But besides that, the ancient traditional rhythms and music they played was incredibly strong, powerful and uplifting. At one point - and this is where it becomes hard to put into words - I distinctly felt part of a much larger group body that was using the sounds and rhythms as a kind of navigational guide for entering into alternate modalities of perception outside the domain of common consensual reality. In more common vernacular, it completely blew my mind!

Some people call this trance music but I consider this a bit of a misnomer as trance implies a loss of volition. The effect I felt seemed to last, with varying intensity, for quite awhile but it probably was about 20 -30 minutes in common time. Yet, I was always able to keep a part of my attention on the recording itself.

At first I attributed the strong effect the music had to still becoming familiar with the different kinds of live music in Mali, but then noticed that everyone else, both African and American seemed visibly affected by it. Mousa, in particular, was running about excitedly telling people in Bamana, his native language, something that sounded extremely important to him, some kind of truth that he urgently wanted others to grasp and realize.

He came up to me, also, speaking rapidly as if some unknown fate depended upon it. I found a translator who said that Mousa was basically trying to get across the importance of what we were doing. At one point, he repeated the phrase: Foli ye fura ye to me several times. This phrase I recognized as one he enthusiastically mentioned the most to people while we packed up. The interpreter said that foli ye fura translates as 'music is medicine'

Mousa, who seemed in his mid to late twenties at the time, was an experienced and accomplished djembe player that Aja had used many times as a sideman. The fact that a seasoned, nearly local - he grew up in Bamako - drummer was so profoundly changed by these traditional rhythms, indicates, to me, that the magick in this music was real.

Our first stop after we loaded the van was to a millet beer establishment, the local musicians beverage of choice. Over a communal gourd of beer ( I didn't partake), seated outside waiting for a much larger container to be filled, Mousa, for some seemingly telepathic reason, started to talk to me about money.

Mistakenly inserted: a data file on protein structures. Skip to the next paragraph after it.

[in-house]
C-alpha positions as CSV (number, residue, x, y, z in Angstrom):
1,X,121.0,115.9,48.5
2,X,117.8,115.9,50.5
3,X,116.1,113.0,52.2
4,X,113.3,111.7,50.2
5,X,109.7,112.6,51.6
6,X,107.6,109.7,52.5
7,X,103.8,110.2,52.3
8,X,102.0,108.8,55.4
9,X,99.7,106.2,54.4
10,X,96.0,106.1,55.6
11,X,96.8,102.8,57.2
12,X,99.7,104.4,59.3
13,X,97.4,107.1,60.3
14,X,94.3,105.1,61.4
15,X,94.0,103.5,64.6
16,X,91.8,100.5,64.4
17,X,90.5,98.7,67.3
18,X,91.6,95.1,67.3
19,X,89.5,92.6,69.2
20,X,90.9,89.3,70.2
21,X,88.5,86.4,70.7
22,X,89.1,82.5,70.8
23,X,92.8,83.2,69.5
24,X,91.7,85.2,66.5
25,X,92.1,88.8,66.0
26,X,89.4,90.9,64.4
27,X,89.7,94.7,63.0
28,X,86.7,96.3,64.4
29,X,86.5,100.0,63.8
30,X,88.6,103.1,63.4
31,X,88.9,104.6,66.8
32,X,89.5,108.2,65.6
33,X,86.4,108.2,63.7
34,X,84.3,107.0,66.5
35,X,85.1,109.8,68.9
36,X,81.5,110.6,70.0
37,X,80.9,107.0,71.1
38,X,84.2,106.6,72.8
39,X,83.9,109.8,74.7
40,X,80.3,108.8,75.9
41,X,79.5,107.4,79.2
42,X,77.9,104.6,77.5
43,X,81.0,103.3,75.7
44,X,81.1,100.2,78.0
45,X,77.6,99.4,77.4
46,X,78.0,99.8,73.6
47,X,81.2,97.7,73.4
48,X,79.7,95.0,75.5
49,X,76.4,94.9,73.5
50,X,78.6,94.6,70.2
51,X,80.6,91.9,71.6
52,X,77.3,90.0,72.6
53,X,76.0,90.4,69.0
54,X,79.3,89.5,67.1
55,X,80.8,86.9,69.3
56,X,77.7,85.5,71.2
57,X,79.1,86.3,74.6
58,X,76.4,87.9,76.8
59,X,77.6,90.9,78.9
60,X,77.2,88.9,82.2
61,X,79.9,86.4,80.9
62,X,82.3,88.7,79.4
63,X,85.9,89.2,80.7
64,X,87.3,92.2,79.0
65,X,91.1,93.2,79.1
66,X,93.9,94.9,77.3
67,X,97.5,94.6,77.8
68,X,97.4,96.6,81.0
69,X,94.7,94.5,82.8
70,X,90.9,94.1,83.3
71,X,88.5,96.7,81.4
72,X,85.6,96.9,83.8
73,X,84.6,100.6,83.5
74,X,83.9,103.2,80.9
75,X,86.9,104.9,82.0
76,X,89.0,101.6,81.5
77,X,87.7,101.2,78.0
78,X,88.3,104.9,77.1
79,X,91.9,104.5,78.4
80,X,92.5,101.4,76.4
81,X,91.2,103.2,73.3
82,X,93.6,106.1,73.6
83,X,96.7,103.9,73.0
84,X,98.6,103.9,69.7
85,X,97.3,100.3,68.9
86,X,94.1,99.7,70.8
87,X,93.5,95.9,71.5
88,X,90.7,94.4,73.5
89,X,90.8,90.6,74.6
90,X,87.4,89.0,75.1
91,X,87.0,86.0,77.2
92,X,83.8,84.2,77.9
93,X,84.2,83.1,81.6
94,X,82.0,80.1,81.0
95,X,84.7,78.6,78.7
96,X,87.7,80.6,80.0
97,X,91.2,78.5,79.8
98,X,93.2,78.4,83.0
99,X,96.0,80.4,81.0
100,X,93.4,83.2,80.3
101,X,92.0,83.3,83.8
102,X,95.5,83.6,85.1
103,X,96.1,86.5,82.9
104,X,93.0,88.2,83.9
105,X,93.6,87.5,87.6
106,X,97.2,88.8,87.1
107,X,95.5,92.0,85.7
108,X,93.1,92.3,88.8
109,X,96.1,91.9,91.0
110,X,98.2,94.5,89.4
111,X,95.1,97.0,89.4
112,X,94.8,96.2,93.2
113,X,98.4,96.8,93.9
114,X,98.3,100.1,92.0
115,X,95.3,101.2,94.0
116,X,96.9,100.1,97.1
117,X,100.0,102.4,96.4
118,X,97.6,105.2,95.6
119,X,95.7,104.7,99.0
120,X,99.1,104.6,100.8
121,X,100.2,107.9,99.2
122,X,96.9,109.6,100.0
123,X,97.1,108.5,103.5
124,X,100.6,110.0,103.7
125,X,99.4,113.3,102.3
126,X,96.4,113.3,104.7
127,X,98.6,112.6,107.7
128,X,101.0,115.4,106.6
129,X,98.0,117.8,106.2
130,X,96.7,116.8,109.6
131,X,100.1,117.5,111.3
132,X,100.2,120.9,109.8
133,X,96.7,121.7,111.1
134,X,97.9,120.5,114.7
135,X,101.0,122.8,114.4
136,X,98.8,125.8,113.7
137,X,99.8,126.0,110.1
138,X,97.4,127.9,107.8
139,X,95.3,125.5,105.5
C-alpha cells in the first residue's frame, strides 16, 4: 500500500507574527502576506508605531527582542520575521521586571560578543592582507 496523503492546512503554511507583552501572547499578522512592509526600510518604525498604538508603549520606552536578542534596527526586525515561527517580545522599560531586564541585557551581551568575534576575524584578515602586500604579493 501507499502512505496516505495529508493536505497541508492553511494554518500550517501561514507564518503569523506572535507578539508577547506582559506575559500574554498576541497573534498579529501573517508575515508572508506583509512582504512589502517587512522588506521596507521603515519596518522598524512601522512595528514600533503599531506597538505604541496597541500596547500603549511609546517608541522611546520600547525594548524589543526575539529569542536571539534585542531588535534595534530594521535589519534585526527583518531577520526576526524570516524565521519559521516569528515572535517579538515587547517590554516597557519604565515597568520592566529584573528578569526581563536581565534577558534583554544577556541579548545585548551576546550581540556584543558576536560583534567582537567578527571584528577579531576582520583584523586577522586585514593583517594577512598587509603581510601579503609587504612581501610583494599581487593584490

He started off saying (in translation), " Don't worry, everything is going to be all right. He said that money was like fire, a transitory fuel. That it will naturally come after work is done." This sage advice was coming from someone who, at that time, probably possessed not much more than the clothes on his back. Most of the money he did earn was from tips earned from playing music at weddings. Since that time, Mousa was able to emigrate to the United States where he now shares a beautiful home with his young family in Northern California.

The drive back to Bamako was long and cramped with many stops - a military checkpoint, delivering a package, visiting our interpreter Soulay's family, etc. What should have been a 3 hour trip took about 5, but we finally made it back home.

Friday, June 11, 2010


Welcome, World, to this blog, a mix of all things Oz as reported by one unit of the set, "All Things Oz," myself, Oz Fritz.

It's a mix because that's what I do, I'm a sound engineer by profession. Getting a good musical mix is a significant part of our job description.

I've been extremely fortunate to have worked with master musicians and producers of various kinds over the years, and have experienced some extraordinarily interesting musical situations, tales of which I will regale with you here....soon!

But I have other interests and activities which will show up in the mix: science fiction, quantum physics, magick, films, the healing power of music, etc.